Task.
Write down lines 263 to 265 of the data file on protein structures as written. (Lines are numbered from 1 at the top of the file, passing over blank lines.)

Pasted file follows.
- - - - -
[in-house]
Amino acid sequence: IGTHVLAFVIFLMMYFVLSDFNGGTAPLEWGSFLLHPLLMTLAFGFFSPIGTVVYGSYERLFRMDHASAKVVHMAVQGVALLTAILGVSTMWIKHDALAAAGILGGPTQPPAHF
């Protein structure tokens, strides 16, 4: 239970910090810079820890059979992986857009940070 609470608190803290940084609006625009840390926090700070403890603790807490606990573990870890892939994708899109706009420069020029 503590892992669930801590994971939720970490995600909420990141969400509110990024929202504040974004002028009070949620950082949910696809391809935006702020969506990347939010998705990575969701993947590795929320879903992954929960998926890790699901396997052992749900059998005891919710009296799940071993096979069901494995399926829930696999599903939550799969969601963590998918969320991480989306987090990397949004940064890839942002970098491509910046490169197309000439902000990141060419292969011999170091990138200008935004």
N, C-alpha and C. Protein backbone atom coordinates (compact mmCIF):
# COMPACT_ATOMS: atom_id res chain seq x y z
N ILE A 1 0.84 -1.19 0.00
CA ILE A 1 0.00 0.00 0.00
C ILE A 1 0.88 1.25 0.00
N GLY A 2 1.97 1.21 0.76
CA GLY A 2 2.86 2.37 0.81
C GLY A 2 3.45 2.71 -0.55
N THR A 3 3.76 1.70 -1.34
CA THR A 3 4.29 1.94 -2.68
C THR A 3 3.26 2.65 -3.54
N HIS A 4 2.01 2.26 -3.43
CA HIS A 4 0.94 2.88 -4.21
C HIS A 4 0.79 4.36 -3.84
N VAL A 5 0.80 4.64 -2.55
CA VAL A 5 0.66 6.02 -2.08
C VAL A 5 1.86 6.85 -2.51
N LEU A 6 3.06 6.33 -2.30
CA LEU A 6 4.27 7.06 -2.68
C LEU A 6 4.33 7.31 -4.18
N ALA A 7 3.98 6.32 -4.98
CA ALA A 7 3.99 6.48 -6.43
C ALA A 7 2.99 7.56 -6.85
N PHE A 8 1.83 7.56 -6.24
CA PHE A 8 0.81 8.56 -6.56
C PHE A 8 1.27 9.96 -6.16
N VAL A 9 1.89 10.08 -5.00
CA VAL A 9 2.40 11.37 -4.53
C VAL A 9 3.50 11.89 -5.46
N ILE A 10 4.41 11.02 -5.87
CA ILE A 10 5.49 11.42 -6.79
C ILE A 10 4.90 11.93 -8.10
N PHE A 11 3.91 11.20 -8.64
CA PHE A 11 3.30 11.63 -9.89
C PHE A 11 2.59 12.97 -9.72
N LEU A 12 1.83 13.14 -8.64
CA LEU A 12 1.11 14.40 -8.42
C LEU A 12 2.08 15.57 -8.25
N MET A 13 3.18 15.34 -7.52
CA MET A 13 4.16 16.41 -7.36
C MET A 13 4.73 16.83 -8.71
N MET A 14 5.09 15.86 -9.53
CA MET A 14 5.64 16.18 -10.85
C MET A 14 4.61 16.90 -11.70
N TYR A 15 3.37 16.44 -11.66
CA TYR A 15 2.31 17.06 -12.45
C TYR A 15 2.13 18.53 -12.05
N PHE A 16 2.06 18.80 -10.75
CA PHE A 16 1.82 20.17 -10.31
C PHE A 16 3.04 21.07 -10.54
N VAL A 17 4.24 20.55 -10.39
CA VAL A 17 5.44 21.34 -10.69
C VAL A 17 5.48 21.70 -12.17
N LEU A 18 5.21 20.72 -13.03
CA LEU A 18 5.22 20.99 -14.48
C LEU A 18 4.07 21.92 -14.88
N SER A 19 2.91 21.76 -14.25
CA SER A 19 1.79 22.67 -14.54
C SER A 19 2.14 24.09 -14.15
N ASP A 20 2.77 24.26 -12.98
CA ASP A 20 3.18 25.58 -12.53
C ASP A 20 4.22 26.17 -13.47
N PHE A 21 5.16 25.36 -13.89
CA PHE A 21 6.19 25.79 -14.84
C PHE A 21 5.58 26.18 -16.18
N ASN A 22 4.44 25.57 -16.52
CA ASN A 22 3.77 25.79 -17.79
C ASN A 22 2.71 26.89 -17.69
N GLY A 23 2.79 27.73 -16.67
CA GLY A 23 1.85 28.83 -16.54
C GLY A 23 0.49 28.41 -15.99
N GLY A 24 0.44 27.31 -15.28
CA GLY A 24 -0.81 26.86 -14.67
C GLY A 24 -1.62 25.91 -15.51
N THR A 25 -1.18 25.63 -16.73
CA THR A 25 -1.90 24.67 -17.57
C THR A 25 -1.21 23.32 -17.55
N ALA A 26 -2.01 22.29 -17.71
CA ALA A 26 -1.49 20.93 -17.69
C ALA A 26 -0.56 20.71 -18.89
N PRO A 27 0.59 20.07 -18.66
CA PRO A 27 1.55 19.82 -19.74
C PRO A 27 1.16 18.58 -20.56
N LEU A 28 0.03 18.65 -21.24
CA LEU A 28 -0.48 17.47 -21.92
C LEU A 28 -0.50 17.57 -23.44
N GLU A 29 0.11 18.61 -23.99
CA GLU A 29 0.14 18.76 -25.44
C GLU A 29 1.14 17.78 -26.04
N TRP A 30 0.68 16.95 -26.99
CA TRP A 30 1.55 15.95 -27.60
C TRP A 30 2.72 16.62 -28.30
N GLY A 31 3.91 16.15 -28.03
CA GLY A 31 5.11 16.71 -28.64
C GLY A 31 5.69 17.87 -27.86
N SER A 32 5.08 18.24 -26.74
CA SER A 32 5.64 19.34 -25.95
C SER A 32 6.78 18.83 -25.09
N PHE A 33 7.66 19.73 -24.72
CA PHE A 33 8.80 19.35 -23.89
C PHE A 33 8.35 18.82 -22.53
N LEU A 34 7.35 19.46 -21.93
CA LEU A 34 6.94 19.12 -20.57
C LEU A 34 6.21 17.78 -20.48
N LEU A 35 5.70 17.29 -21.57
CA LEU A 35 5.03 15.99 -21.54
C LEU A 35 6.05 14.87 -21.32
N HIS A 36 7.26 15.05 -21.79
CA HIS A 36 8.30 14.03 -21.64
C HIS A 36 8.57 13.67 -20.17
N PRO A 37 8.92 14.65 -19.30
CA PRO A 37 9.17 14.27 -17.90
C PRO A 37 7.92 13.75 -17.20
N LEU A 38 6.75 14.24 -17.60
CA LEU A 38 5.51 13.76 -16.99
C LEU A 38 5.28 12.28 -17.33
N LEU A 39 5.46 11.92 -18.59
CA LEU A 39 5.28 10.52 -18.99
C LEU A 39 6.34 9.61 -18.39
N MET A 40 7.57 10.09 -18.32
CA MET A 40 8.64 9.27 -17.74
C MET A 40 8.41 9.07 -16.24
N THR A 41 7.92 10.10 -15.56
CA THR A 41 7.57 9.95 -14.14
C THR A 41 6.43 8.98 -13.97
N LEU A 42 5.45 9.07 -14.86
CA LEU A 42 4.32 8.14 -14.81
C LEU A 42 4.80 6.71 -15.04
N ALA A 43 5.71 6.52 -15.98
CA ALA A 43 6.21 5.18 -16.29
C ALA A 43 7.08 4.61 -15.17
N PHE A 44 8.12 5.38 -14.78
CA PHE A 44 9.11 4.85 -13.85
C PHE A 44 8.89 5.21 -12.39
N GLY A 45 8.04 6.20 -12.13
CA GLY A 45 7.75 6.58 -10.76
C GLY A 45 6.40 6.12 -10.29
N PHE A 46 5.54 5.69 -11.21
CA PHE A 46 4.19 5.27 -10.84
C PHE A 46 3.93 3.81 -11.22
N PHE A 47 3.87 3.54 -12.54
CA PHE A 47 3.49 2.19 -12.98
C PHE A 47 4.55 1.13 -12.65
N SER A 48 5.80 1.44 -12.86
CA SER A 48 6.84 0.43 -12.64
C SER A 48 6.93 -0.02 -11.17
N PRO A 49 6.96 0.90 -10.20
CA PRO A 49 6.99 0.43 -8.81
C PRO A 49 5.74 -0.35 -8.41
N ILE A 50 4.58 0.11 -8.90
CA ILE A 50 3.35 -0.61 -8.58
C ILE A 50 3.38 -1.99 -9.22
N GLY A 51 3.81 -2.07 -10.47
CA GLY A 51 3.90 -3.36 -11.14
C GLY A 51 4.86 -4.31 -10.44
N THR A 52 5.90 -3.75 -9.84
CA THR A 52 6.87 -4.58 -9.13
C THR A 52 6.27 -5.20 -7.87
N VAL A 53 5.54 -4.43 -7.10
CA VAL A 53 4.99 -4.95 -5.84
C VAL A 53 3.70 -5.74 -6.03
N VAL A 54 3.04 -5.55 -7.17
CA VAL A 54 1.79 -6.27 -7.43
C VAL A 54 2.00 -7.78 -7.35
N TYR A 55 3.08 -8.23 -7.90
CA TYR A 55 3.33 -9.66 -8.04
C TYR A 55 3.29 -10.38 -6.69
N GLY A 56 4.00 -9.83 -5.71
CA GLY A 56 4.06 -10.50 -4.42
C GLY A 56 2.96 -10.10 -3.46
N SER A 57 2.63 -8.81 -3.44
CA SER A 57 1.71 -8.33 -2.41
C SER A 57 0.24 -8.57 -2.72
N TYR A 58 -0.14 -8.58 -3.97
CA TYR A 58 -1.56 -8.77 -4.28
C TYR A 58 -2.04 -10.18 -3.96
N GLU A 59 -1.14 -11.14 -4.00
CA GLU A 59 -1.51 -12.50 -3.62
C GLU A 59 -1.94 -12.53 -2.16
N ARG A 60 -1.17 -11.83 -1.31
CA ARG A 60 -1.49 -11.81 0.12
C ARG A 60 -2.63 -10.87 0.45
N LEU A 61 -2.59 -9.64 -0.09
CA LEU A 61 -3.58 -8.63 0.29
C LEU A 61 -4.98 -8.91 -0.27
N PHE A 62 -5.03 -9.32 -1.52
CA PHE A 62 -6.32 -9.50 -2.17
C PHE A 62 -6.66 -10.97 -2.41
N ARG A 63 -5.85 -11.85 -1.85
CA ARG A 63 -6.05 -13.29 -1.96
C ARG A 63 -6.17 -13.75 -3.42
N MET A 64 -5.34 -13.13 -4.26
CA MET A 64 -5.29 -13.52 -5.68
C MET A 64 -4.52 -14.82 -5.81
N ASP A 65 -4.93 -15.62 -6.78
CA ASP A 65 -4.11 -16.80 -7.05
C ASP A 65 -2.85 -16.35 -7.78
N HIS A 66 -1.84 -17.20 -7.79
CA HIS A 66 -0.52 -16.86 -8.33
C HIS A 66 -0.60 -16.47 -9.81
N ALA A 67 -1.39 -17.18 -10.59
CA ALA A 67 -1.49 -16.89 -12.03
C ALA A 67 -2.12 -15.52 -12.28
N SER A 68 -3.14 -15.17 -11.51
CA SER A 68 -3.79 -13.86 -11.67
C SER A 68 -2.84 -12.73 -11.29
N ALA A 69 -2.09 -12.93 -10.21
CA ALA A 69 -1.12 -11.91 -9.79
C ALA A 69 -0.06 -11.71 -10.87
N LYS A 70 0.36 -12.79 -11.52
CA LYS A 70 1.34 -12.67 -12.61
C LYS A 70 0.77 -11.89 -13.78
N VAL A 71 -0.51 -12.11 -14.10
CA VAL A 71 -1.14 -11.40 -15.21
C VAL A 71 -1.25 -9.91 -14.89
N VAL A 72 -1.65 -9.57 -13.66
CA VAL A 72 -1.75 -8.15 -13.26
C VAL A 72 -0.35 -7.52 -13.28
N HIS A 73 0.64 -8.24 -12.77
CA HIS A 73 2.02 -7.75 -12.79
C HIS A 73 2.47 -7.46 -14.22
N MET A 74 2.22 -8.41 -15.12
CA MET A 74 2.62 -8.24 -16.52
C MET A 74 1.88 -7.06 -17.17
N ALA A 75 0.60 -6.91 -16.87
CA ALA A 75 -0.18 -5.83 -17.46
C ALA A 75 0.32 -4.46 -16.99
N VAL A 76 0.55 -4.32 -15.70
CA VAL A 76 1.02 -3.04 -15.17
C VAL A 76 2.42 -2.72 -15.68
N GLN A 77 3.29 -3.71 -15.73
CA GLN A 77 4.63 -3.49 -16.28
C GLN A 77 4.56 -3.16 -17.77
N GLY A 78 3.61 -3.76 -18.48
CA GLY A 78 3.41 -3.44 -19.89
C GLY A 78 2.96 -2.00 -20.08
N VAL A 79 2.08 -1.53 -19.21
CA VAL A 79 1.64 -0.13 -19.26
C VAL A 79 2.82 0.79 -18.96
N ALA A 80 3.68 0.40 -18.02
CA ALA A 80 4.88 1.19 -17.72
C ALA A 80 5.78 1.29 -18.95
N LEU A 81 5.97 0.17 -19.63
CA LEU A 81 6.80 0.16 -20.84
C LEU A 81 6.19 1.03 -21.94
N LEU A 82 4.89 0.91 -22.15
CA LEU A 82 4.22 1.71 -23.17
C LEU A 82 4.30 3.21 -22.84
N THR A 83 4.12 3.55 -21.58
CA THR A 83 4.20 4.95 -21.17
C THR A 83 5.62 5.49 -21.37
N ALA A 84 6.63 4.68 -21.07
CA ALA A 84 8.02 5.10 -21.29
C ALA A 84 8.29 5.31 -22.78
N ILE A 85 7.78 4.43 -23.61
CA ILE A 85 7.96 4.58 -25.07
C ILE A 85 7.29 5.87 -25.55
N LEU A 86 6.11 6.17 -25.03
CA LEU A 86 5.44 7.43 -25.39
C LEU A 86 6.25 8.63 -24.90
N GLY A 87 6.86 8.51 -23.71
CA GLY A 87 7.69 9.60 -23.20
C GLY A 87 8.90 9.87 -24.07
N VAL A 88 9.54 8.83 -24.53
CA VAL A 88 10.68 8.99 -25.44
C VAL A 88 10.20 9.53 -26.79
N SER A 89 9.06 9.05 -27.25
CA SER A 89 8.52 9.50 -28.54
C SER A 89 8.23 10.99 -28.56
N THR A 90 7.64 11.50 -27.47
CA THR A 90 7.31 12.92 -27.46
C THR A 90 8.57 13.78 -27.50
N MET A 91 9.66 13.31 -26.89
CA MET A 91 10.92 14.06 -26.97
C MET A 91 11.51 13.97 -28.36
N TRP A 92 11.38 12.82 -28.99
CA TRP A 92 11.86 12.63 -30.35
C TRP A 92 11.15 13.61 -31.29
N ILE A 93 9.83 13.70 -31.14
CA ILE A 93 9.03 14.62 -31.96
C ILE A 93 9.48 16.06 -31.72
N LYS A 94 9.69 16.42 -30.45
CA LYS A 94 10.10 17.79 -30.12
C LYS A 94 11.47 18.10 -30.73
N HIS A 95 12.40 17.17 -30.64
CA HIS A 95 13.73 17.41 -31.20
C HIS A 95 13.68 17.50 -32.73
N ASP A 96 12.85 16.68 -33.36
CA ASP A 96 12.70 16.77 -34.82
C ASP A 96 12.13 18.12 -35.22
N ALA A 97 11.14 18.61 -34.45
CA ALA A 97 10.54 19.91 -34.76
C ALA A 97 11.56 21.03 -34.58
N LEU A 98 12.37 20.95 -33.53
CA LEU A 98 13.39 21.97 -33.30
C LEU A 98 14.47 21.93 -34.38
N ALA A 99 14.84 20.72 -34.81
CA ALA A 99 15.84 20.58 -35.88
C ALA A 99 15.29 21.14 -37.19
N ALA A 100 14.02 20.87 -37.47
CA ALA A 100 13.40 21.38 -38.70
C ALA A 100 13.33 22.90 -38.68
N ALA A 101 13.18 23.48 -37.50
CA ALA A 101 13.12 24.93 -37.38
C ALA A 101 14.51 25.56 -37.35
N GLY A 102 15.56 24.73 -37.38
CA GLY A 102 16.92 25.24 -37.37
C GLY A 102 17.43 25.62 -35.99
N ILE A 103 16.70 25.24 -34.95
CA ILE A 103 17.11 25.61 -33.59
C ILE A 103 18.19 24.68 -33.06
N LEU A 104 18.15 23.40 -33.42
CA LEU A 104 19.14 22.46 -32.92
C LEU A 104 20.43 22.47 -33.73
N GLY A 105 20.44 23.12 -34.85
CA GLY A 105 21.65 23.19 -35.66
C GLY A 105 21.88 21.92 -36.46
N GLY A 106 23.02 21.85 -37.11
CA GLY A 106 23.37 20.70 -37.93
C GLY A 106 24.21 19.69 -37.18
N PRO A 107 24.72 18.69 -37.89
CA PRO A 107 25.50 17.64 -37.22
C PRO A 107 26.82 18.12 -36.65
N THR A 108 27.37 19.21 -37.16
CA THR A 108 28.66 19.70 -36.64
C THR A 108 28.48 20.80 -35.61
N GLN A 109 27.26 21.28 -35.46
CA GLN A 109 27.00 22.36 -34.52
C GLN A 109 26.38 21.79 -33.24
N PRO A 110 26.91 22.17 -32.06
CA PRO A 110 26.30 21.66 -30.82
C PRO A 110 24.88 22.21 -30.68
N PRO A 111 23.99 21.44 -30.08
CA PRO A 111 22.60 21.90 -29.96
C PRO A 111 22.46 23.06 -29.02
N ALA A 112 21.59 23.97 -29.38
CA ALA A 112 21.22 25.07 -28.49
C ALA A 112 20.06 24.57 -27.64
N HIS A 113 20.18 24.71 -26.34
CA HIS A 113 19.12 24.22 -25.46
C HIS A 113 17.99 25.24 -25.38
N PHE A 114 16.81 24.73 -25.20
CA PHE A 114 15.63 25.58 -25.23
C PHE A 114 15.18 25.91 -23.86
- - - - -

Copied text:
C LEU A 86 6.25 8.63 -24.90
N GLY A 87 6.86 8.51 -23.71
CA GLY A 87 7.69 9.60 -23.20